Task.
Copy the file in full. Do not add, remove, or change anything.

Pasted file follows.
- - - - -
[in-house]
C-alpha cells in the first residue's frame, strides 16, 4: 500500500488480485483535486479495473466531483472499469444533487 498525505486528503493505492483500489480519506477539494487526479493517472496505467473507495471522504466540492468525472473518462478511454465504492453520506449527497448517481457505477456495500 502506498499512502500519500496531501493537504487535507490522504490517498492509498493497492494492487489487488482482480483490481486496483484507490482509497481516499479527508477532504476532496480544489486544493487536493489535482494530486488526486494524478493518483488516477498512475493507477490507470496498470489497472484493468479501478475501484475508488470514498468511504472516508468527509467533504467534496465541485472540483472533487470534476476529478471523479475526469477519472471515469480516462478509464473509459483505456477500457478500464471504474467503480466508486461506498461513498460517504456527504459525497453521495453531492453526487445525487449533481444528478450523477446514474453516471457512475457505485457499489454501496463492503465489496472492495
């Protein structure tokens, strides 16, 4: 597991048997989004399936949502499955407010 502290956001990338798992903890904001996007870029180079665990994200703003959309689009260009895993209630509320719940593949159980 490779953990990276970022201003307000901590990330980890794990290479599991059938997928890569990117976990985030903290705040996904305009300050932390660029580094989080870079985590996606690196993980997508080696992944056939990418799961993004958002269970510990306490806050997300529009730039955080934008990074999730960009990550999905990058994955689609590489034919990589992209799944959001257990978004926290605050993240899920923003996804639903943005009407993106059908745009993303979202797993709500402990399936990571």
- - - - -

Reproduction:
[in-house]
C-alpha cells in the first residue's frame, strides 16, 4: 500500500488480485483535486479495473466531483472499469444533487 498525505486528503493505492483500489480519506477539494487526479493517472496505467473507495471522504466540492468525472473518462478511454465504492453520506449527497448517481457505477456495500 502506498499512502500519500496531501493537504487535507490522504490517498492509498493497492494492487489487488482482480483490481486496483484507490482509497481516499479527508477532504476532496480544489486544493487536493489535482494530486488526486494524478493518483488516477498512475493507477490507470496498470489497472484493468479501478475501484475508488470514498468511504472516508468527509467533504467534496465541485472540483472533487470534476476529478471523479475526469477519472471515469480516462478509464473509459483505456477500457478500464471504474467503480466508486461506498461513498460517504456527504459525497453521495453531492453526487445525487449533481444528478450523477446514474453516471457512475457505485457499489454501496463492503465489496472492495
């Protein structure tokens, strides 16, 4: 597991048997989004399936949502499955407010 502290956001990338798992903890904001996007870029180079665990994200703003959309689009260009895993209630509320719940593949159980 490779953990990276970022201003307000901590990330980890794990290479599991059938997928890569990117976990985030903290705040996904305009300050932390660029580094989080870079985590996606690196993980997508080696992944056939990418799961993004958002269970510990306490806050997300529009730039955080934008990074999730960009990550999905990058994955689609590489034919990589992209799944959001257990978004926290605050993240899920923003996804639903943005009407993106059908745009993303979202797993709500402990399936990571």